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Author Topic: Outer Mountain Loop in the summer  (Read 7615 times)  

Offline Al

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Re: Outer Mountain Loop in the summer
« Reply #30 on: August 24, 2011, 11:18:47 PM »
Flash, excellent demo of how to use a tarp for shade in the desert plus that is a real nice tarp.   :cool-thumb:  Well done!

Al

Offline TheWildWestGuy

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Re: Outer Mountain Loop in the summer
« Reply #31 on: August 25, 2011, 06:56:36 AM »
Nice campsite also, that is the famous "3 Dog" Campsite near the junction of Smokey Creek and the Dodson Trails.  Normally there is water available from a spring about 10-15 minutes down Smokey Creek but this spring was dry last April and cannot be relied upon except during wet periods or after heavy rains.  In normal years it usually does have water though and makes the 3-Dog that much better of a campsite to have water so close. TWWG

Offline Casa Grande

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Outer Mountain Loop in the summer
« Reply #32 on: August 25, 2011, 07:05:45 AM »
Very cool :cool:

Offline Flash

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Re: Outer Mountain Loop in the summer
« Reply #33 on: August 28, 2011, 10:18:46 PM »
About the second mile out on our Dodson Trail hike,

We were working up the switchbacks before the summit prior to the Smokey Creek drainage, when I happened upon a poor draught-stricken prickly pear plant that had collapsed into the trail from the uphill side:

I turned around to warn my son that he would have to step over it, but he was a ways back, so I glanced back and suddenly my spidey senses kicked in and told my eyes to zero in on a certain spot:

My brain ordered a complete halt to forward motion and then I eased back a bit. I pointed the spot out to my son who had just caught up:

Snake! Perhaps he is waiting for his breakfast to come scampering along the trail, we thought. Excitedly, we discussed the best way to deal with Mr. Snake. The Son wanted to chunk rocks at it, so Dad threw one that bounced right in front of Mr. Snake, but that left him unphased. Another one ticked him off and produced a brief rattle. The Dad then tried moving him along with his extended hiking stick, but that attempt failed.  Mr. Snake liked his spot between the pads. Another rock annoyed him enough that he slithered slowly off, stopping under the larger prickly pear pile and holed up there. This was on the trail still, right where we wanted to go. While he was crawling away, we noted that Mr. Snake had a distinctly black tail ahead of his rattle. At last, it dawned on us that perhaps we might try another path:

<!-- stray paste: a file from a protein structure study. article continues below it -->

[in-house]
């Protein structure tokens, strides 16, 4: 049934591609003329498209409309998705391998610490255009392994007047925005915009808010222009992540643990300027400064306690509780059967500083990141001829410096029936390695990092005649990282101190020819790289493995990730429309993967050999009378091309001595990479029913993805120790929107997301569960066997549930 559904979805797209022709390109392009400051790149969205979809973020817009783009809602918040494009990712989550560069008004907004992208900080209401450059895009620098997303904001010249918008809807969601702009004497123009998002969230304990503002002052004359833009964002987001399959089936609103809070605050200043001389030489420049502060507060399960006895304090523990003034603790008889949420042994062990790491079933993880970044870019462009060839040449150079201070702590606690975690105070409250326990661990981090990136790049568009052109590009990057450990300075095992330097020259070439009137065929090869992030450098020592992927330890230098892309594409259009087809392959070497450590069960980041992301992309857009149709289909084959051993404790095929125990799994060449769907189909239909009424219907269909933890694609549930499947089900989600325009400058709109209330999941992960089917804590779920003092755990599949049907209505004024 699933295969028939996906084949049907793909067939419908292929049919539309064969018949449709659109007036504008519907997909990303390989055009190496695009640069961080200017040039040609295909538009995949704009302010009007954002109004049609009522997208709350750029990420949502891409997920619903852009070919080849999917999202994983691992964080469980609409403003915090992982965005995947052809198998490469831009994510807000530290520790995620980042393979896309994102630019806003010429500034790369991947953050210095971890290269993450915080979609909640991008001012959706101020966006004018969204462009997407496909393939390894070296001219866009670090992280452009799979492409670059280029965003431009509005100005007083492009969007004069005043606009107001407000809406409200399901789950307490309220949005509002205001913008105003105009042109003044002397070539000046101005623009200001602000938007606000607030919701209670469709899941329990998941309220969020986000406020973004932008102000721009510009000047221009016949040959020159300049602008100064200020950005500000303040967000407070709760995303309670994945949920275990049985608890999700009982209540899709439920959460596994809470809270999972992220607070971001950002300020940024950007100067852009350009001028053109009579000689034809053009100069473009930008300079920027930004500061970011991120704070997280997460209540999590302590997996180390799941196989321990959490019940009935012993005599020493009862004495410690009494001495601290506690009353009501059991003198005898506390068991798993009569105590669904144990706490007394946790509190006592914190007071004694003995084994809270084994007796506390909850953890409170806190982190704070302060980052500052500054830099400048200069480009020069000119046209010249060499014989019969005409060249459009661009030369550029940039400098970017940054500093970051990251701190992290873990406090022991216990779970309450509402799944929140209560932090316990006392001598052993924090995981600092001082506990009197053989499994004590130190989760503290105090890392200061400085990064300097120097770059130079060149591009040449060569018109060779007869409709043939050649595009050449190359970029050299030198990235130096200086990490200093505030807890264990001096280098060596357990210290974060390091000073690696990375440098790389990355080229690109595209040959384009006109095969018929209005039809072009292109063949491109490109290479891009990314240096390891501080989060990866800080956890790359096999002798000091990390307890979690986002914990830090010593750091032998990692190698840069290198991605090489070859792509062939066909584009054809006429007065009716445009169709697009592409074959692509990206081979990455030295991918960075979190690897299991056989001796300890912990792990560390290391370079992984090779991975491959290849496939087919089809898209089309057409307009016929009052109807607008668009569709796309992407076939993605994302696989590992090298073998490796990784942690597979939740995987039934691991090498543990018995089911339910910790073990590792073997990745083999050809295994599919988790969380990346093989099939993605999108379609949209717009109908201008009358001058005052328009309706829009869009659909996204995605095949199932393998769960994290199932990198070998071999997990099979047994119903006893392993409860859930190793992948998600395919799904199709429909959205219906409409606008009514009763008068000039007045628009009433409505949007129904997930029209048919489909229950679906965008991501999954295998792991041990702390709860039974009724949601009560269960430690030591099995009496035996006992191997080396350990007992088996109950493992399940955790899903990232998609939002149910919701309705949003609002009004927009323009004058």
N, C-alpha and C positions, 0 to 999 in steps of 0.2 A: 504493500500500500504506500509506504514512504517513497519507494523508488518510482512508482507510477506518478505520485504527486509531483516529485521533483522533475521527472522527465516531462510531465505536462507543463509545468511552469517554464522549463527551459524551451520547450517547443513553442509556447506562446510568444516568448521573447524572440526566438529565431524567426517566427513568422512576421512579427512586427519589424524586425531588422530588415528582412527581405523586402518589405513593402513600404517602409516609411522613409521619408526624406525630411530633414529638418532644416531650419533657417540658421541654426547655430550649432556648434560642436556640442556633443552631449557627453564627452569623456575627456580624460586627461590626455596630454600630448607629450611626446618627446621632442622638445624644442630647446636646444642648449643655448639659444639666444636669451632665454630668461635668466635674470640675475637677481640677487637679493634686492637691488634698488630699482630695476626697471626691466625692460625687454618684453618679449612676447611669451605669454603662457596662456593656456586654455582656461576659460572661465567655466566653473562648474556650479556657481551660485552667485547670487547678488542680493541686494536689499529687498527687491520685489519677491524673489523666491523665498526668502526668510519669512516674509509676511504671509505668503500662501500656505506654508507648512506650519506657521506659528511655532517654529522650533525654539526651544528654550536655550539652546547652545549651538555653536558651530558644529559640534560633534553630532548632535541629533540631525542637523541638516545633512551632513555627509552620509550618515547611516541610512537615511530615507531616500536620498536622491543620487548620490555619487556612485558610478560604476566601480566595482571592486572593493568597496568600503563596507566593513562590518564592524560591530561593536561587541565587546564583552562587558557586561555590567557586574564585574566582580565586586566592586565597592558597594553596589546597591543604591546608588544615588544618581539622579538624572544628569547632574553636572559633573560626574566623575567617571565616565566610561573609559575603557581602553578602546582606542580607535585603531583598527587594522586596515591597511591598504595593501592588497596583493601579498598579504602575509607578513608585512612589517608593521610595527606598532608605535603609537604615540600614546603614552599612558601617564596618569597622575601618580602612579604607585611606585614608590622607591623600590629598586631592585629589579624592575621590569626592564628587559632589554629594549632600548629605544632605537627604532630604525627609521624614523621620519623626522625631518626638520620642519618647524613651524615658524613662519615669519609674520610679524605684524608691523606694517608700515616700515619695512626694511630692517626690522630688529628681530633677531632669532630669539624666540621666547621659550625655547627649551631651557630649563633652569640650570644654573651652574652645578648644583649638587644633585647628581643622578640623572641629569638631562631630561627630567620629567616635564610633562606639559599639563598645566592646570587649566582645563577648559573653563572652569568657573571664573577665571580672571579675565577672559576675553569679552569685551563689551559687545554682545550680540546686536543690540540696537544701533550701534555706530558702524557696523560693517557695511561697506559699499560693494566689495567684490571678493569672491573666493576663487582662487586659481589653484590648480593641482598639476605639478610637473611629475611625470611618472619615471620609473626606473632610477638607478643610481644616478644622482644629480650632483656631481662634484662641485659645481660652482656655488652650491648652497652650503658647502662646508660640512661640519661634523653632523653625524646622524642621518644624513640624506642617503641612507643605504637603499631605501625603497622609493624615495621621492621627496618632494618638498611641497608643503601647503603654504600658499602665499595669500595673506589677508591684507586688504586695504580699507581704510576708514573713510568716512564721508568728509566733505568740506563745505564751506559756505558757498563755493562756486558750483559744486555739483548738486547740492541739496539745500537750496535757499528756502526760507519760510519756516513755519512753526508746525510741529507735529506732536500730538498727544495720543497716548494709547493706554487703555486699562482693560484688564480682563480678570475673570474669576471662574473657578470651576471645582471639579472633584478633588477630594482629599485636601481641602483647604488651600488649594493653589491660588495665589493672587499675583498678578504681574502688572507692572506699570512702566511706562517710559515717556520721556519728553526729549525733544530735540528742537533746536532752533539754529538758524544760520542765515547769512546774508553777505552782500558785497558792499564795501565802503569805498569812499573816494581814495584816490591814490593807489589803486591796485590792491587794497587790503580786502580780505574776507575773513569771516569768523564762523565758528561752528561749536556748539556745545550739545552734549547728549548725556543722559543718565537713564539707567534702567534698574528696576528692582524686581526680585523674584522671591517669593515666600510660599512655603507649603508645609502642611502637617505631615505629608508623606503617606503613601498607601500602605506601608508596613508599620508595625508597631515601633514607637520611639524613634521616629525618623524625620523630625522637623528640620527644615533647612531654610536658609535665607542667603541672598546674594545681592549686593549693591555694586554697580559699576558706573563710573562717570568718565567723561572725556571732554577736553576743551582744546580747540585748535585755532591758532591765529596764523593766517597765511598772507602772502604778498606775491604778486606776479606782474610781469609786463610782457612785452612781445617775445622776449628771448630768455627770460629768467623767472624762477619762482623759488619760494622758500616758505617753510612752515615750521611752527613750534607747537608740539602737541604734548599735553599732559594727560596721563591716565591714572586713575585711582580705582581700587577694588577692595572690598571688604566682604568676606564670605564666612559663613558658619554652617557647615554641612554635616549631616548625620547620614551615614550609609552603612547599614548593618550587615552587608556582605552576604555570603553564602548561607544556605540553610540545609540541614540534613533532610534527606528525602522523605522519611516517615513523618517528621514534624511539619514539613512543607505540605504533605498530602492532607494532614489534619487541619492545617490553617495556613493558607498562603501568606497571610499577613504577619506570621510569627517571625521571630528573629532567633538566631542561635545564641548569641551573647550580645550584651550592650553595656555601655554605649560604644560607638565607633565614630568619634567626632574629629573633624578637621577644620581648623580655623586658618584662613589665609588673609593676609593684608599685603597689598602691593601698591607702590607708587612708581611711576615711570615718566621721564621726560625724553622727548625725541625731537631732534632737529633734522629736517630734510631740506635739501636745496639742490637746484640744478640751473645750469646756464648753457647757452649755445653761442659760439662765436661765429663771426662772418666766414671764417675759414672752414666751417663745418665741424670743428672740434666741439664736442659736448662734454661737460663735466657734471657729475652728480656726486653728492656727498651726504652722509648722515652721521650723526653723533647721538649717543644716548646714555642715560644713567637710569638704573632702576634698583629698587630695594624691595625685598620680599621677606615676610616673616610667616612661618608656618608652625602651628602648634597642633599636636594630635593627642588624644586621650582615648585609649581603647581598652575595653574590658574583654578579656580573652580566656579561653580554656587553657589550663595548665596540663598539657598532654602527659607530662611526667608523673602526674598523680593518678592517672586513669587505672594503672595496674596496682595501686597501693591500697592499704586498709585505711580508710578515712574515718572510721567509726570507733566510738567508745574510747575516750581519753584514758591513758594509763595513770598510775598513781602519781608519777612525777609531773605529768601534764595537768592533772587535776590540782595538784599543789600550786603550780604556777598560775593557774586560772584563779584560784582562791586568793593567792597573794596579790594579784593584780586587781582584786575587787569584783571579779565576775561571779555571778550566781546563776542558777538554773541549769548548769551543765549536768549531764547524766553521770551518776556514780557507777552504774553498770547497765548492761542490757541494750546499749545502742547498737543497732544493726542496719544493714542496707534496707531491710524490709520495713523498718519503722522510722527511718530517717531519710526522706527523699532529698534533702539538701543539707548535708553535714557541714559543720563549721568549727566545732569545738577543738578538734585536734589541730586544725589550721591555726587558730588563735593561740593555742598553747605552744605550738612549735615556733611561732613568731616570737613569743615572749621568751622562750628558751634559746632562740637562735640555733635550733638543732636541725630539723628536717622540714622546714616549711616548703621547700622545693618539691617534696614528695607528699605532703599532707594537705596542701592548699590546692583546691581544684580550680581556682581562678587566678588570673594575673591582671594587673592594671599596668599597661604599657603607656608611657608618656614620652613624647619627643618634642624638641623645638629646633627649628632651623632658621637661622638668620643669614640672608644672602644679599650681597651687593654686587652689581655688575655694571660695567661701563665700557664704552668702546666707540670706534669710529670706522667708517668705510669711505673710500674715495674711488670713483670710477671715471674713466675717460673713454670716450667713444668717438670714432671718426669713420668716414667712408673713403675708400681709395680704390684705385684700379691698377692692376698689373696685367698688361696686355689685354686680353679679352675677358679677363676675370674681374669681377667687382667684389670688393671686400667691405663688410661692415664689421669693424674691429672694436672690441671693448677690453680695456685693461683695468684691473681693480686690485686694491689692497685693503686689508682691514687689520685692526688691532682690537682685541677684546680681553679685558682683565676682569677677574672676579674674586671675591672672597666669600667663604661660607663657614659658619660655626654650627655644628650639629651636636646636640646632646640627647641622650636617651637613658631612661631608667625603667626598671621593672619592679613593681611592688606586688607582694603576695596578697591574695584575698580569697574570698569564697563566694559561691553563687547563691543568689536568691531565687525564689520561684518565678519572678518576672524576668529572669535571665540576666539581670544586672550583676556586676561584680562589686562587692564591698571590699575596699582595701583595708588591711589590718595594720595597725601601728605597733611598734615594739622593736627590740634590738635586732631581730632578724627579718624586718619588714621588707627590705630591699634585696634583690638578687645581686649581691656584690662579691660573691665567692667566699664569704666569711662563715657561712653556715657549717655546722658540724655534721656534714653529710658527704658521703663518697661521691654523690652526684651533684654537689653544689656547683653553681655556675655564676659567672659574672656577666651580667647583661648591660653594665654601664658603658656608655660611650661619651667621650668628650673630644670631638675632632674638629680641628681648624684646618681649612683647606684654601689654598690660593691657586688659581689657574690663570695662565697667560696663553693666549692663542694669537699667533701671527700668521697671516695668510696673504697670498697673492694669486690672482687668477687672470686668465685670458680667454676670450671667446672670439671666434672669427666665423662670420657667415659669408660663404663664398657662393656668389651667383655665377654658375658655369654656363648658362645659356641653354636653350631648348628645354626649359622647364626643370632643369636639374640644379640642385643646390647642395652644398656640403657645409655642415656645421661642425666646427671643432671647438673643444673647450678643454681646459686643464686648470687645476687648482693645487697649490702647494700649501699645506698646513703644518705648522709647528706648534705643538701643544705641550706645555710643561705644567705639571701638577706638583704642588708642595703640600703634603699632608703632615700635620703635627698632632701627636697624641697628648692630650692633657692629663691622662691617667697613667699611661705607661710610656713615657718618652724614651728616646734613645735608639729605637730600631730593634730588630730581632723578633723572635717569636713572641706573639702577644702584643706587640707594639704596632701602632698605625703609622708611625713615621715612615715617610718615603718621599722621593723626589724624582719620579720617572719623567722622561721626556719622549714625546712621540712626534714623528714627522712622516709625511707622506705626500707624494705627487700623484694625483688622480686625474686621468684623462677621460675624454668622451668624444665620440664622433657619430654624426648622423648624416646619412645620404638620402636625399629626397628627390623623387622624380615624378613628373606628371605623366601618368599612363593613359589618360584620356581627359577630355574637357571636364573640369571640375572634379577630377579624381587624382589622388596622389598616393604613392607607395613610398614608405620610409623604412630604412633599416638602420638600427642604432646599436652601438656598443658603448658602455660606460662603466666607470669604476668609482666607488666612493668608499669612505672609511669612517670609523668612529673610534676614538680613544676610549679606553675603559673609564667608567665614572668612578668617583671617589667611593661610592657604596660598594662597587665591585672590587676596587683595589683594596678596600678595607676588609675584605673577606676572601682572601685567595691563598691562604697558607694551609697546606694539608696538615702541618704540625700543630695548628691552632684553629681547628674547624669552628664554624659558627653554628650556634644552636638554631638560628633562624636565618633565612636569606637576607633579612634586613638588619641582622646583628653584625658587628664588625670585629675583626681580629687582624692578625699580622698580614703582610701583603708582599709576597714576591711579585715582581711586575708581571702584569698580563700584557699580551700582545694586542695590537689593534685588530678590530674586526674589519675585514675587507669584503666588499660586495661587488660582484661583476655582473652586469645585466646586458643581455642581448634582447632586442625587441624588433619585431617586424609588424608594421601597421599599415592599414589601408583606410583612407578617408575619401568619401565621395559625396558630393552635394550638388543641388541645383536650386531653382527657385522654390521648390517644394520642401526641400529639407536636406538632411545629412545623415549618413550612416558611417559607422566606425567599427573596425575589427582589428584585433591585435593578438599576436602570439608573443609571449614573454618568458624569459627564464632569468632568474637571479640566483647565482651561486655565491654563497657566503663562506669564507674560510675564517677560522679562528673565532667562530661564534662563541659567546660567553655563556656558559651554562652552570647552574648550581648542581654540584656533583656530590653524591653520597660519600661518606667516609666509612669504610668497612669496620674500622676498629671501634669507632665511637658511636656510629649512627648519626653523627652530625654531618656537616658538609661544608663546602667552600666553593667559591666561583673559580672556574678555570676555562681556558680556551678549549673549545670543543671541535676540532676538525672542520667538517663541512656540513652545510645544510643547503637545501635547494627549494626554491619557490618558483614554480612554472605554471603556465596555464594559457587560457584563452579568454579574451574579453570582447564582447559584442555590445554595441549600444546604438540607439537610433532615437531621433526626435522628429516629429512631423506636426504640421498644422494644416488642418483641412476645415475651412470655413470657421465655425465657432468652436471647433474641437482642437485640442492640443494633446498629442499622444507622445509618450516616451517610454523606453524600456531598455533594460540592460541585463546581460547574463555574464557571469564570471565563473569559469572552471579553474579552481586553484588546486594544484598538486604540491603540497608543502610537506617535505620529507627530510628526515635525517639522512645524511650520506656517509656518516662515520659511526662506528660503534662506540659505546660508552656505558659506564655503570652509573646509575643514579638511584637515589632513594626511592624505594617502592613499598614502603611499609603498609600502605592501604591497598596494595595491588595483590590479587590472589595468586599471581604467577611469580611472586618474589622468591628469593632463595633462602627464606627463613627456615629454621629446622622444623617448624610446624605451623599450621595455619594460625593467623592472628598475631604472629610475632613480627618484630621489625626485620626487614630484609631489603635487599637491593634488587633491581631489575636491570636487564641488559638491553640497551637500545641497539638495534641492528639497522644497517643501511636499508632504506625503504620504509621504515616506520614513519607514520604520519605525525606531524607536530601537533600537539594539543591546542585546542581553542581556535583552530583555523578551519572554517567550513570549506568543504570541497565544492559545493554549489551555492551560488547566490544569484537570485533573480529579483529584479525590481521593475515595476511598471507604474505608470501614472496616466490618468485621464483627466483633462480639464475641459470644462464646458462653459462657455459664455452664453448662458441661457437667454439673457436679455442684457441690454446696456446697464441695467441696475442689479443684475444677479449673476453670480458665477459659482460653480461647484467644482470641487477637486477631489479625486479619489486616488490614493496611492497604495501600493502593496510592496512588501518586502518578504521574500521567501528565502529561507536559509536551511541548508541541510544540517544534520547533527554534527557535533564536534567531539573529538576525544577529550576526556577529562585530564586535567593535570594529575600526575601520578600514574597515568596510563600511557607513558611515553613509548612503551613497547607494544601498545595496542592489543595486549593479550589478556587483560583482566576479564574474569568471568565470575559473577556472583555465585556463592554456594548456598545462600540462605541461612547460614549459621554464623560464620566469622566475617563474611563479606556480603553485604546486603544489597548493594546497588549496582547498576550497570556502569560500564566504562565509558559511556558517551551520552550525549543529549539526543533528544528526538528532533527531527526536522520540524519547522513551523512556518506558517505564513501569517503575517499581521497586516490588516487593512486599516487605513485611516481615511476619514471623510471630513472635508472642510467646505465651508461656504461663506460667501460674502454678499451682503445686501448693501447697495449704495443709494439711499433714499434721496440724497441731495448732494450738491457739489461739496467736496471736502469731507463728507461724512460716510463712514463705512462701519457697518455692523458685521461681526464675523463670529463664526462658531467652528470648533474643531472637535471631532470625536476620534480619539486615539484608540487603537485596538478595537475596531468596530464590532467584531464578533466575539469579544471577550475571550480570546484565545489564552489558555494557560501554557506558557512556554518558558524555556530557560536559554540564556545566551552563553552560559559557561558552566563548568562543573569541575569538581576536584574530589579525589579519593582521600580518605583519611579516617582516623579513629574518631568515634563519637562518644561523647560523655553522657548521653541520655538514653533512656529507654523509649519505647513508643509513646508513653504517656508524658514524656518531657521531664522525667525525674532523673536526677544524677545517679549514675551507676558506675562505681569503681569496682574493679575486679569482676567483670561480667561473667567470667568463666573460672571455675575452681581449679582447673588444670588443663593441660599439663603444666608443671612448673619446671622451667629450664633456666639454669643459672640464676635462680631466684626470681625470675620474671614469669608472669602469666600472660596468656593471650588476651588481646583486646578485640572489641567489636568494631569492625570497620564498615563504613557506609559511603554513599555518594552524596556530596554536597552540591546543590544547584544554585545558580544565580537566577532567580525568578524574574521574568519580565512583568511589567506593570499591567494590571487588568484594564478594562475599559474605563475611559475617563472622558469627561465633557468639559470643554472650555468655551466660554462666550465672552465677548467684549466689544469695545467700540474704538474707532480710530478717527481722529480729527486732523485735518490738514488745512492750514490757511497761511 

We backtracked about 20 feet and headed uphill above Mr. Snake, working our way through just about everything that poked, scratched, clawed, or grabbed until we were about 25 feet above him. Then we angled back downhill to the trail again.

Next day, on the return trip back to Wilson Ranch, where indeed was Mr. Snake? Why right back in his cozy little spot between the two prickly pear pads! Again we hiked up and over, this time we didn't bother trying to mess with him.

Later in the day, at the Basin Visitor Center, a Ranger guessed it might have been a northern black-tailed rattlesnake as seen in this picture from Wikipedia:


Fun stuff! :icon_mrgreen:
« Last Edit: August 28, 2011, 11:03:29 PM by Flash »

Offline TexasAggieHiker

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Re: Outer Mountain Loop in the summer
« Reply #34 on: August 28, 2011, 10:54:20 PM »
Good eyes!!

Offline SA Bill

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Re: Outer Mountain Loop in the summer
« Reply #35 on: August 29, 2011, 05:44:02 AM »
Gotta love the Noah's Tarp! I bought one a while back and it is really handy for creating shade where there is none.

Good spotting with the rattler! He had a good place to hang out.
   Bill
Bill - In San Antonio

Growing old is mandatory.
Growing up is optional.

Offline Casa Grande

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Re: Outer Mountain Loop in the summer
« Reply #36 on: August 29, 2011, 05:57:22 AM »
I probably would step right on it!  :willynilly: Nice job

Offline Homer67

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Re: Outer Mountain Loop in the summer
« Reply #37 on: August 29, 2011, 10:15:43 AM »
I recently bought a the 9' kelty tarp...we shall see how it flies this October. On another note, the only rattler we have seen in the park has been a black tail...it was on the Mule Ears Trail at dusk back in April.

Great photo of Mr. Snake!  Beauty that MUST be respected!
Ah Big Bend, we will soon return to reacquaint ourselves in our ritual of blood, exhaustion and dehydration. How can we resist the temptation to strip ourselves of the maladies of civilization?

Offline Reece

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Re: Outer Mountain Loop in the summer
« Reply #38 on: December 15, 2011, 04:55:25 AM »
Great trip my old friend - intelligent too. I'm glad to see that you haven't lost any of the wiry strength that I remember you for - nothing but muscle, bone, sinew and nerve, lots of nerve!

Offline steelfrog

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Re: Outer Mountain Loop in the summer
« Reply #39 on: December 15, 2011, 02:24:37 PM »
Yes, that is a northern blacktail; little-known fact, it has the longest fangs compared to body size of any rattler.  It also has some of the weakest venom though

 

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